Sandakphu - Phalut Trek | Day 3 | Phalut

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Sandakphu -> Phalut

Today was the most challenging and riskiest day of the trek. I had to reach Phalut from Sandakphu, 21 km away, without any prior booking for a room to stay. Apparently, Phalut has only two huts with a very few number of rooms.

If I hadn't found a room here, I'd have to walk down to Gorkha, 12 km away, for a room. Thankfully, that didn't happen. I found a room because some group pulled out at the last minute.

The majority of the route is traceable here if you look closely.
The day opened with the trekkers fumbling in the dark to reach the best spot possible on Sandakphu to watch the sun rise and light up Kanchenjunga and the Everest. I was among them and managed to capture both of the sentiments using my amateur skills.
Mount Kanchenjunga, the second highest peak in the world,
as visible from Sandakhphu.
The sun always rises from above the most of the land when you're up in the mountains. As you can see, the gleaming line of yellow announces the coming of the star and right in the middle you will find the orb that has instant warming effect on the body.
The sun rising from Sandakphu.
Today was also the most beautiful day of the trek. The sight was a constant coaxing from Mt Everest and Kanchenjunga to go on as I covered more than twenty hills during the trek. Falling along the way were beautiful meadows with no trace of trees. My guide informed me that most of them were burnt in a huge forest fire decades ago.
The visible effect of the decade-old forest fire that burned everything to the ground.
I also came across some gentle yaks in these meadows. I couldn't help but laugh as they played around on the slopes. The leader kept eyeing me suspiciously as I clicked some photos. It had distinctive red decoration hanging from its ears to mark it apart from the others.
The yaks grazing on the meadows.
Kanchenjunga visible in the background.
The climb was, as usual, tough. It took a lot of energy to make that steep climb of the last two kilometres. Of course, clouds came in the way. I would love cursing them, but how can I! My heart was elated all the time!

It was such an emotional journey, being so far away from the din of the city, and everything that it brings along, walking through iced paths and beholding the Everest at every rest stop, that I had tears of joy when I finally reached the hut.

The view from my room is spectacular. The clouds are still in place so I can't click pictures of the view yet, but let's hope they clear by tomorrow morning. I do not want to miss the sight of Kanchenjunga.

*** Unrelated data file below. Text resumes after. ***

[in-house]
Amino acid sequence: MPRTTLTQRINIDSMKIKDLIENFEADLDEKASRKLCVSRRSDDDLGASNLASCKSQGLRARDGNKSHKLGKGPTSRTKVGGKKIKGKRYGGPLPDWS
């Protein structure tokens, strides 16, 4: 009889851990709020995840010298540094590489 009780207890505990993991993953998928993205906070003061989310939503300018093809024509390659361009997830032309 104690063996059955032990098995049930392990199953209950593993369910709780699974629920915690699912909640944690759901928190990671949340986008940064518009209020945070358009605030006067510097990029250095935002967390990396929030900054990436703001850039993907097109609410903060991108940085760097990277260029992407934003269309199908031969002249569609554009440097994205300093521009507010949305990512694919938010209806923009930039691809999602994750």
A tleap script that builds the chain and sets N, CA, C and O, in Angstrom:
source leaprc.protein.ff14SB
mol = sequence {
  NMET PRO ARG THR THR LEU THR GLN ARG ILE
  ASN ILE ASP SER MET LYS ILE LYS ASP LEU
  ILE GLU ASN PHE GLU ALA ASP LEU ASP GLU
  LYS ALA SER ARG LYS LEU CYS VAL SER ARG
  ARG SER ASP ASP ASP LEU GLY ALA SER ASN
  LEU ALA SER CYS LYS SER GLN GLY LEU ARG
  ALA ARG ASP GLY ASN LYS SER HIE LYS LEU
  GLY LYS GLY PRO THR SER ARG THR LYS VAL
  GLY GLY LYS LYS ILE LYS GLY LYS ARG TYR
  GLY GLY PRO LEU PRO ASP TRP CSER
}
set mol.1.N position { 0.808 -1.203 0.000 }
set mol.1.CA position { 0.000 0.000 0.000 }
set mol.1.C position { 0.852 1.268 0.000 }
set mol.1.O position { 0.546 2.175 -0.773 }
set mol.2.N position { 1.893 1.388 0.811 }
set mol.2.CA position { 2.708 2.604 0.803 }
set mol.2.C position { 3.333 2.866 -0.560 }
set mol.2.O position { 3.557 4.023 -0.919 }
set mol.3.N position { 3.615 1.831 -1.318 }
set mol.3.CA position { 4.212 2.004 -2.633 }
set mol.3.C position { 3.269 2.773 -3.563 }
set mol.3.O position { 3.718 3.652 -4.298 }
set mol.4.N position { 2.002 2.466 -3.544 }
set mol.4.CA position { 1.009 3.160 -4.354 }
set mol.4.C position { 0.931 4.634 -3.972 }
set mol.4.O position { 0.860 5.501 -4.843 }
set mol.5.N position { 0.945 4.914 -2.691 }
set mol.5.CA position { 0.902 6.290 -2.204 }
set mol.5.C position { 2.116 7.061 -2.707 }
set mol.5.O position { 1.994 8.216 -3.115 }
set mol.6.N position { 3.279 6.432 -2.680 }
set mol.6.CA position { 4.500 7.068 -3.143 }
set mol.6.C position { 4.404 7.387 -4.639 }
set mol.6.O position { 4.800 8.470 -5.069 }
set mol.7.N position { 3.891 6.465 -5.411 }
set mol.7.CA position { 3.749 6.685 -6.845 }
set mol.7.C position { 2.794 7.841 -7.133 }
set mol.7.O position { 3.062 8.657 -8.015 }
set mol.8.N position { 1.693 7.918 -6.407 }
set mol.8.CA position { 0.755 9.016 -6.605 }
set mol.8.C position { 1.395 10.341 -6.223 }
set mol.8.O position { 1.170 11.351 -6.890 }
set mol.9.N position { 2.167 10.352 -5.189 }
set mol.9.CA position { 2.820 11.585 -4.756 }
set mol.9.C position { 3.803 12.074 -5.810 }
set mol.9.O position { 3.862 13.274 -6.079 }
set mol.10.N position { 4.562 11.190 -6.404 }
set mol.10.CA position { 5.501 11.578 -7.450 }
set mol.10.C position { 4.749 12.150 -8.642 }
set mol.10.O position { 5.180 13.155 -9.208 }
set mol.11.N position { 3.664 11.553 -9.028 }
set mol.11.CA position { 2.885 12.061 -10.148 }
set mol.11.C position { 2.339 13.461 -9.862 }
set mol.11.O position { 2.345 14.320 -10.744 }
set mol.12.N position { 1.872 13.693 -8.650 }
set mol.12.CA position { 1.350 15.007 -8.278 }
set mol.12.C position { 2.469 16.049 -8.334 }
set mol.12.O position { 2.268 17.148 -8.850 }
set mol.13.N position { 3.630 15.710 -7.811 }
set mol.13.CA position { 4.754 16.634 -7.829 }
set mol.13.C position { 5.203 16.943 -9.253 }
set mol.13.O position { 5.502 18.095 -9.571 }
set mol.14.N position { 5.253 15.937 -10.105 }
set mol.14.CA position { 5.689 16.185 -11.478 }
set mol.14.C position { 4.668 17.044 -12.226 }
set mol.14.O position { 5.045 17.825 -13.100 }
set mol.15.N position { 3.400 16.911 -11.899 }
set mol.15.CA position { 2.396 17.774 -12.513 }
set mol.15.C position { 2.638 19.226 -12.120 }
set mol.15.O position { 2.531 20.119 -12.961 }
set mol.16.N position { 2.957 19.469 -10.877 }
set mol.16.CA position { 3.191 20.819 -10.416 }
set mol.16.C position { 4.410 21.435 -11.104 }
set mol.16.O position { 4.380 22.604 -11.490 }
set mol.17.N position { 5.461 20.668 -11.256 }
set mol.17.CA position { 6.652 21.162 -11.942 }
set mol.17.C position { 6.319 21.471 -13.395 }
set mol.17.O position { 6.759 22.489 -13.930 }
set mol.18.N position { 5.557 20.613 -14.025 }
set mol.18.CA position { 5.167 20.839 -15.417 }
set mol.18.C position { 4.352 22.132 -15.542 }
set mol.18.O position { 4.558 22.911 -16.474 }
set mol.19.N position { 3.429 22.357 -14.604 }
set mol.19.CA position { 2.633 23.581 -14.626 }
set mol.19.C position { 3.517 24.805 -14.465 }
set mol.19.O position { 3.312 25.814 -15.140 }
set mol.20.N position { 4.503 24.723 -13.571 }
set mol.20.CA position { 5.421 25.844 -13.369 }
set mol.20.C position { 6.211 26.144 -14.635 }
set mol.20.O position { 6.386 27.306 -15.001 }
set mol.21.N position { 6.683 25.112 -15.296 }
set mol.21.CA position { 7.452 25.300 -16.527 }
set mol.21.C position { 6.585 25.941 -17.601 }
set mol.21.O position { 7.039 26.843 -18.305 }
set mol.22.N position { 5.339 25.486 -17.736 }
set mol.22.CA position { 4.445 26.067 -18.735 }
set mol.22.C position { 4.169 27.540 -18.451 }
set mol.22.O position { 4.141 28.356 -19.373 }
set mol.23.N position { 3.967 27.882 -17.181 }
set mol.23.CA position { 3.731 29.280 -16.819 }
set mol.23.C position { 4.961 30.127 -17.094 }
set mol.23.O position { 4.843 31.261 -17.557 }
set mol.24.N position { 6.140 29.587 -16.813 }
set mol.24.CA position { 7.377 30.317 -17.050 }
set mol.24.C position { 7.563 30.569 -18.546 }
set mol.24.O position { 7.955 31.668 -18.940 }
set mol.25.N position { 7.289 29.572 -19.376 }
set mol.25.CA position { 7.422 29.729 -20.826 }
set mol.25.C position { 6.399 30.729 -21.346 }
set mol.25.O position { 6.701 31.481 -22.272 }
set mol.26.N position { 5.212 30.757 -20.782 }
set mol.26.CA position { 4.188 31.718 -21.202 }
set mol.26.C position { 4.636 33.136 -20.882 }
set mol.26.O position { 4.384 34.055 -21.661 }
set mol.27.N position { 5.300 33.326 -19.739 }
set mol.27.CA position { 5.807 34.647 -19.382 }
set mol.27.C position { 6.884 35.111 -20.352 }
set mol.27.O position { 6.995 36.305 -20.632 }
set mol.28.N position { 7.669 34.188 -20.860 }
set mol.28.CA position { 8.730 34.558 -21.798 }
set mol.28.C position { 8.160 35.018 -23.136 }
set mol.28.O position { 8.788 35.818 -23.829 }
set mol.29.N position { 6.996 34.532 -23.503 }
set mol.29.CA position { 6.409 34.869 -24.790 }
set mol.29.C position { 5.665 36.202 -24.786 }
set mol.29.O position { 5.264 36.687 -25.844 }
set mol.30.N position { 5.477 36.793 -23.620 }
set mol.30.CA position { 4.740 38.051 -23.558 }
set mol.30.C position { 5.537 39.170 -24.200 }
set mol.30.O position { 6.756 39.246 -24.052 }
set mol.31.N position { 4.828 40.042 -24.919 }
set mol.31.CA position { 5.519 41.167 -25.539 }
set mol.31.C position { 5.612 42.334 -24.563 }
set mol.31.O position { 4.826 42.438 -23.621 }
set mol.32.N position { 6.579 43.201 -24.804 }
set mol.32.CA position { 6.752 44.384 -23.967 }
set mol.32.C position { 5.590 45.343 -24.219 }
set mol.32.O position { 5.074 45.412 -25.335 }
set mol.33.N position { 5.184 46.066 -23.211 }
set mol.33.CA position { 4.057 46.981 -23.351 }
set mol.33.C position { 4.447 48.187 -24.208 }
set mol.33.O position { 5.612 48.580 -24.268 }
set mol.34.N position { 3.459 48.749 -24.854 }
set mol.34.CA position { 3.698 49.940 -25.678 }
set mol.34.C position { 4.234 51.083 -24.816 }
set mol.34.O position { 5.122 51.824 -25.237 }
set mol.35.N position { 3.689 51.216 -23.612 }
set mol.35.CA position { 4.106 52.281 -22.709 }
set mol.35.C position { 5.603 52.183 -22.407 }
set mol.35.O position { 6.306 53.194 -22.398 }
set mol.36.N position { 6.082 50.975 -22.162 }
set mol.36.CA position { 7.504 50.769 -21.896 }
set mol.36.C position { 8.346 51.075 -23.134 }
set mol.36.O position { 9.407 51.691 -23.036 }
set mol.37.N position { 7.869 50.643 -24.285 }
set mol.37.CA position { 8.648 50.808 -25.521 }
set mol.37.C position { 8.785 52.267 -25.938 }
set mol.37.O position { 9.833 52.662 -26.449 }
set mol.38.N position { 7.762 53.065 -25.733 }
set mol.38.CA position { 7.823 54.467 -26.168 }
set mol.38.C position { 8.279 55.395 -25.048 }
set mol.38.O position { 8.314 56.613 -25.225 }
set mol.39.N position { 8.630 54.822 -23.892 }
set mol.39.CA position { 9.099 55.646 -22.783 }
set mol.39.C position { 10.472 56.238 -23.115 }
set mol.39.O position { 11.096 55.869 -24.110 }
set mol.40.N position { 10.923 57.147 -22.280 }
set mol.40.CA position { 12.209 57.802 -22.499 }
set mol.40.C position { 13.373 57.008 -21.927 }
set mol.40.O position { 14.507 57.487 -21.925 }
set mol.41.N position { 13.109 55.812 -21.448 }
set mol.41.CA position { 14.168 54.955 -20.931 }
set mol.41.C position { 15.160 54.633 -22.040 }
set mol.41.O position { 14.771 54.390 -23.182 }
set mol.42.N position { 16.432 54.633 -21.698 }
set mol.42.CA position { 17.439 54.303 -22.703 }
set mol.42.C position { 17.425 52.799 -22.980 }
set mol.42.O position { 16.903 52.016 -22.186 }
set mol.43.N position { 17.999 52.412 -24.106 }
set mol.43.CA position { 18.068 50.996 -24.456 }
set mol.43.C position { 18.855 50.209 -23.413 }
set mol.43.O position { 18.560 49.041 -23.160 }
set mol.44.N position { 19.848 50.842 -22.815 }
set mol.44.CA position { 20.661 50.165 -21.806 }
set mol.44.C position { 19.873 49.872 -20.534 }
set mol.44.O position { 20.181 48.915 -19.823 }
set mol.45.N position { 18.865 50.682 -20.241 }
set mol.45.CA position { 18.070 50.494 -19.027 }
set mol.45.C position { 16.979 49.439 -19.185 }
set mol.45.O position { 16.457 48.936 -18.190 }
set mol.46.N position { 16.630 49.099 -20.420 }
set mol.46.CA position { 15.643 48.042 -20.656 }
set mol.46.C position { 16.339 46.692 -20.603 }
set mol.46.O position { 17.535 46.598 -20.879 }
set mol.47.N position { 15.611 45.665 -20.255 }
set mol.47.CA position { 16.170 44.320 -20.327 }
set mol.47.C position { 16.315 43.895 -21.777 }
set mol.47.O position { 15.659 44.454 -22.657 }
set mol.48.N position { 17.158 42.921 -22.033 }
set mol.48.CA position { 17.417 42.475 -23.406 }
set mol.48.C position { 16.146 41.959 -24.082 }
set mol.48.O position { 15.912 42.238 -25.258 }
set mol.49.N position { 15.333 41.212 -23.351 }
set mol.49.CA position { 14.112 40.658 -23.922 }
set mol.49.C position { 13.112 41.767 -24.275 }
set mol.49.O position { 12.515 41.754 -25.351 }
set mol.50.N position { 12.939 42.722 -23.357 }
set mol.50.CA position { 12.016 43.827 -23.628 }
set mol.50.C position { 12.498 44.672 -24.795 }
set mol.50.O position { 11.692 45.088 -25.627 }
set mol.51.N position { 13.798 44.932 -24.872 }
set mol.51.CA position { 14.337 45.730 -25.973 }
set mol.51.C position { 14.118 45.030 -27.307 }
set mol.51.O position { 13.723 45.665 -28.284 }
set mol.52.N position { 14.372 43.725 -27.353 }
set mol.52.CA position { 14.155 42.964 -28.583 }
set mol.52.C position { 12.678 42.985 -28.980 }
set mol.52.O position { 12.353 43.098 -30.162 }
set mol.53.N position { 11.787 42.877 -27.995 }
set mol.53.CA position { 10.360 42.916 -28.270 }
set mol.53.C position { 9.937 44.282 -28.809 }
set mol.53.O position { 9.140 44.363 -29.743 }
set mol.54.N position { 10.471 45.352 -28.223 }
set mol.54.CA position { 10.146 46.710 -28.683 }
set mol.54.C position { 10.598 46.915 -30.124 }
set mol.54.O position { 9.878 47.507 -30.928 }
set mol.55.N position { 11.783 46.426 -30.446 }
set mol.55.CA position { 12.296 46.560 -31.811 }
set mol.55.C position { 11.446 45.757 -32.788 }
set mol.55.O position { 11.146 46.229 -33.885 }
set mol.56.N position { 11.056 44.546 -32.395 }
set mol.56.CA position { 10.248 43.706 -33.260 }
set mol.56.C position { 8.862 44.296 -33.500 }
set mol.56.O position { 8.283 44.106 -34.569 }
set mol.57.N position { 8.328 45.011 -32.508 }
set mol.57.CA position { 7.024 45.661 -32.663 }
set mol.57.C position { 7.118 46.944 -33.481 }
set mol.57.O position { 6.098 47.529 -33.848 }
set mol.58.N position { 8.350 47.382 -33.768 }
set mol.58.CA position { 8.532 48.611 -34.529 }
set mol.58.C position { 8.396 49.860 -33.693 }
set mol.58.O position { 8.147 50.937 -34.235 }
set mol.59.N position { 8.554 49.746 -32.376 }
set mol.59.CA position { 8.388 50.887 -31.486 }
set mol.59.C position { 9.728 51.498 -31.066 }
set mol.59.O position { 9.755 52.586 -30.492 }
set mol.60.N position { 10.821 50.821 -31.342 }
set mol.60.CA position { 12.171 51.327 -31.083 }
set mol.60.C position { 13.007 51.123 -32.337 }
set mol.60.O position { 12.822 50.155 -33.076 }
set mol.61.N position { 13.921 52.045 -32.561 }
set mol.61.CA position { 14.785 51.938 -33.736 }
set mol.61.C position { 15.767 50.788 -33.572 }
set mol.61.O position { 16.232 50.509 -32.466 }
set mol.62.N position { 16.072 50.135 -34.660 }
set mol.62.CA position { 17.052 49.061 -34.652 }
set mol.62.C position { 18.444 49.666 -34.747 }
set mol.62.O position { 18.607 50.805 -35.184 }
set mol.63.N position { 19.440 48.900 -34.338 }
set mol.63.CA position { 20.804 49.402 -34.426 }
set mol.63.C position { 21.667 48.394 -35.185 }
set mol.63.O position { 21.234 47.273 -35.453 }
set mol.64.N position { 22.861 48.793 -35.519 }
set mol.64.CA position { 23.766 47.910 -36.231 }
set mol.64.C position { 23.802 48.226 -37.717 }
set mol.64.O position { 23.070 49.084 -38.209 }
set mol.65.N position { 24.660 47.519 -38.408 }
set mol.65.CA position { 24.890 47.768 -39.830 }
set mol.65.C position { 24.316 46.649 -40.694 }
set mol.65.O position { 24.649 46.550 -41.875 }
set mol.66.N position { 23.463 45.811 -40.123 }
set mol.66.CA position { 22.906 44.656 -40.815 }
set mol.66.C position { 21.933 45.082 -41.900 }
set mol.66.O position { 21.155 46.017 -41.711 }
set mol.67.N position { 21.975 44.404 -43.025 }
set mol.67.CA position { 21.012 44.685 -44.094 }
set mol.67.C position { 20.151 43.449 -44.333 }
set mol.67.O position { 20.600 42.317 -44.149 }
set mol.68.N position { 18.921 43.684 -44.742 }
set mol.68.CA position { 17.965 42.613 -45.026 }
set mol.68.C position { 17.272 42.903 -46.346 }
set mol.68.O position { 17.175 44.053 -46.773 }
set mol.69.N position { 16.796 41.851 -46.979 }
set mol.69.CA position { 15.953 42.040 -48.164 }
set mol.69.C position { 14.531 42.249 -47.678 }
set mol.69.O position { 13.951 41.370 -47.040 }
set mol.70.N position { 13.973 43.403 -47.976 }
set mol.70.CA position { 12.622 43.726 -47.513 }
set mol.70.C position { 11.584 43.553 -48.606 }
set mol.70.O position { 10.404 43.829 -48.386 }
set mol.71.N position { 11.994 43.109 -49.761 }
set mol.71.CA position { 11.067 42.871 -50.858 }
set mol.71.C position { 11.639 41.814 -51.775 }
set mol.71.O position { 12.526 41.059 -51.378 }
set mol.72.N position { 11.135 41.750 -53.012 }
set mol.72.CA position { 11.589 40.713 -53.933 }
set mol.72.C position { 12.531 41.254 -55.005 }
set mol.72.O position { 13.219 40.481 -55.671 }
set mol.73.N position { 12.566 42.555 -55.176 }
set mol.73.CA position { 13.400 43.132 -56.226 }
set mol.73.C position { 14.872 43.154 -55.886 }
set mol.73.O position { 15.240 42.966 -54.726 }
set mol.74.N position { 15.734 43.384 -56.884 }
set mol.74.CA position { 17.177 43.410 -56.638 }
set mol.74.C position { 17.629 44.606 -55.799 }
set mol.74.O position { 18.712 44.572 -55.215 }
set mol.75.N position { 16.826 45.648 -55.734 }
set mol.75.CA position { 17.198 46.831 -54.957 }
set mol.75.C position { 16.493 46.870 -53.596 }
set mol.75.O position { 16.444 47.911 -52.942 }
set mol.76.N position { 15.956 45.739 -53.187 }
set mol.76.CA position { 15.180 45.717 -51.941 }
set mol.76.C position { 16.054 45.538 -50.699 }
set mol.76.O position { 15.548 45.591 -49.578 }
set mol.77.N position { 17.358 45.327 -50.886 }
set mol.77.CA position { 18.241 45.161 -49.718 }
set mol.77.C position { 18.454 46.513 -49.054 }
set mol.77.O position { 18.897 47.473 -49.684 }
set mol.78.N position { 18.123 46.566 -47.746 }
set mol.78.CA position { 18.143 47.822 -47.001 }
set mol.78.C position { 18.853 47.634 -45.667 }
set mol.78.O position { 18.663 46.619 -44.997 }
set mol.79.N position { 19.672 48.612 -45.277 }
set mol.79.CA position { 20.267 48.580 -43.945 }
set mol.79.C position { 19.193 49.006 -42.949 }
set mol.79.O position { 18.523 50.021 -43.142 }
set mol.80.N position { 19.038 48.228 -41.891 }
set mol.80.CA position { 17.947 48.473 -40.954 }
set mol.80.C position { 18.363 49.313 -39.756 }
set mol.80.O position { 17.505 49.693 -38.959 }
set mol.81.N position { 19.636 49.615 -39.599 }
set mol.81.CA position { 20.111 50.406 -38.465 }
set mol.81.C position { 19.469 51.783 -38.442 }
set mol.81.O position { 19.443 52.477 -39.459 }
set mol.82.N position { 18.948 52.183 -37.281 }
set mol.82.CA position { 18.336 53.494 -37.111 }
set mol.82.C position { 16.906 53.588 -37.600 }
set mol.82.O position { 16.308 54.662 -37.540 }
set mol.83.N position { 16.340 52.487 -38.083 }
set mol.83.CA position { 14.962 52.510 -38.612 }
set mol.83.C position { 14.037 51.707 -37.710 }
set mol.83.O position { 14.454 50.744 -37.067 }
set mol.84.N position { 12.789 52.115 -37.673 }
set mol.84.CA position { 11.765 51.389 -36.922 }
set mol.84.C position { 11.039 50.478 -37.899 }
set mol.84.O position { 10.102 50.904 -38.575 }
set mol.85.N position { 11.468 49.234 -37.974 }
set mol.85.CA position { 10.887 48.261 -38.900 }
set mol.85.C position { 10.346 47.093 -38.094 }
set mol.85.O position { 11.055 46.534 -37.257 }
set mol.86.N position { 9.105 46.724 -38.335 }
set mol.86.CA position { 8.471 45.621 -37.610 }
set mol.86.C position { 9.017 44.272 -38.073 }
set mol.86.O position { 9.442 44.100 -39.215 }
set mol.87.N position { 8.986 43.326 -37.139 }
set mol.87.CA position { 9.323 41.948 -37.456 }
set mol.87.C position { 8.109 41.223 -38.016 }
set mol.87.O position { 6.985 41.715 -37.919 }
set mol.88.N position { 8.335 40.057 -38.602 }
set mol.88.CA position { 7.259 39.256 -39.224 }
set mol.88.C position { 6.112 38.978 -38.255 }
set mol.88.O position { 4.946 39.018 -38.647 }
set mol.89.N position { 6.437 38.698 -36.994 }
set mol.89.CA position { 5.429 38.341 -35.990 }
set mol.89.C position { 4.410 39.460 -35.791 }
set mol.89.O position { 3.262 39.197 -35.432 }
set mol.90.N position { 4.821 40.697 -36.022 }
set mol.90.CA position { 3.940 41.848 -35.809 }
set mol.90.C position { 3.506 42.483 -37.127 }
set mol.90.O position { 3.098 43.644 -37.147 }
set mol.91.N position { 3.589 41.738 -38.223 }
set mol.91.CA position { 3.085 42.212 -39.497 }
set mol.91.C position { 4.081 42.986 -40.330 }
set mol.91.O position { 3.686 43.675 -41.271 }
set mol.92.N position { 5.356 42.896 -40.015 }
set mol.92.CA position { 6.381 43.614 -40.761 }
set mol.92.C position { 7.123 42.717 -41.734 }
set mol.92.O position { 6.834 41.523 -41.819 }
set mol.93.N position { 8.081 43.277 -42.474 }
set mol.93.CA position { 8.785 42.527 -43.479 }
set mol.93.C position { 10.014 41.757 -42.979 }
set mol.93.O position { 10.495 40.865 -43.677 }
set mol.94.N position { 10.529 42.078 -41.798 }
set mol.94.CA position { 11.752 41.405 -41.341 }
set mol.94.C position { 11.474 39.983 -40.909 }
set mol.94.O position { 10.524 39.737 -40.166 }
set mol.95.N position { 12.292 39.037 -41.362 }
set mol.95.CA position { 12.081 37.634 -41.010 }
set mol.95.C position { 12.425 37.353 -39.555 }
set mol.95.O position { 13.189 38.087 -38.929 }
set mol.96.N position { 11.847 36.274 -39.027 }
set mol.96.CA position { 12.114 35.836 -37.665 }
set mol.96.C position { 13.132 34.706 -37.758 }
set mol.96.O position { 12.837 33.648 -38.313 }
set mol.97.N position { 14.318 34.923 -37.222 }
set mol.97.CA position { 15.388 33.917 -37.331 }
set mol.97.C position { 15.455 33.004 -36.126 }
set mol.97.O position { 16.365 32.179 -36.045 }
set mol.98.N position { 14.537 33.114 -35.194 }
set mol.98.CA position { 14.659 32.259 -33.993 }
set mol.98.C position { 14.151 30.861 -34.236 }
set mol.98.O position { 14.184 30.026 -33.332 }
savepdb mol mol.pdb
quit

The lower hut, only the roof of which is visible, was where I stayed in Phalut.
Did I mention, Kanchenjunga, the second-highest peak in the world, is exactly 48 km away from Phalut peak! So large and so close that wherever you look, you'll find them. Of course, the goddamned clouds haven't let me take my share of looking yet. 

Please use the links below to start from the beginning if you've landed on this post directly, or to go to the next day of my trek if you're interested in reading more.

Day 0 | Darjeeling
Day 1 | Tumling
Day 2 | Sandakphu
Day 3 | Phalut
Day 4 | Gorkhey
Day 5 | Rimbick

Sandakphu - Phalut Trek | Day 2 | Sandakphu

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Tumling -> Kalapokhri -> Sandakphu

I'm at some 3.6 km height from the sea level. To put this into perspective, the highest peak in the world, visible to me from where I am, Mt Everest, is some 8 km high. Which means that I'm almost halfway between ground and the Everest peak.

I'm at Sandakphu covered with two blankets and one comforter yet shivering violently. When I peed after my dinner, I swear, I could see little bit of steam come out as well. And, while this should be covered in the next post, when I tried to use water to wipe myself after emptying my stomach in a long session, the water in the bucket was actually frozen.

I used the tumbler as a hammer and broke some ice-water out from the bucket and washed my behind. People, readers, this isn't a joke, it really happened. If you want to use the toilets up on the top, please make sure you have usable, warm water before starting to do anything in a hurry.

Way ahead from Tumling.

Let's begin the narration for today from Tumling, where I stayed last night. Today I started at 8. The two major stops were Kayapatta and Kalapokhri. Usually trekkers stop at Kalapokhri for the night, and I was about to do the same too, remember? Sandakphu is only 6 km away from Kalapokhri, but the climb is incredibly steep at some 45° incline. It's discouraging and recommended to be climbed on a fresh morning.

But I climbed at such speed today that we were in Kalapokhri by lunch time, which is 14 km from Tumling. It took me 5 hours to cover that 14 km, and, hold your breath, 4 hours to cover the steep incline of 6 km to Sandakphu!

The route that finally makes us enter the Singalila National Park.
Lucky trekkers, and it's rare, can spot Red Pandas here.
In total, I've covered 20 km today. Counting yesterday, the total I've walked on the trek is now 34 km.

All through the route today were frozen streams, a little bit of snow and a breathtaking view of the majestic Kanchenjunga once. We walked through jungles, took shortcuts and braved the steep incline after the sun had set at 5.

There's ice behind me!
Nothing makes this painful trip worth more than what I saw while on my way here. There was time when I could look at several mountains, including the one that has Darjeeling, and then watch them get covered by clouds. 

When the sun set, it just hid in the clouds. I could look down at the orange glow from the edge of a hill. It lit up the clouds like bright pink cotton candy. The same happened at the sunrise the next day, but I'll cover that in the next post. This isn't the time yet.

We had khichdi for both lunch and dinner at separate places and I can say which tasted better. Food is great up here. Expensive, but delicious. The khichdi cost me Rs 150 and Rs 180 respectively.

A hut where I could buy Yak cheese from.
And a cup of black tea.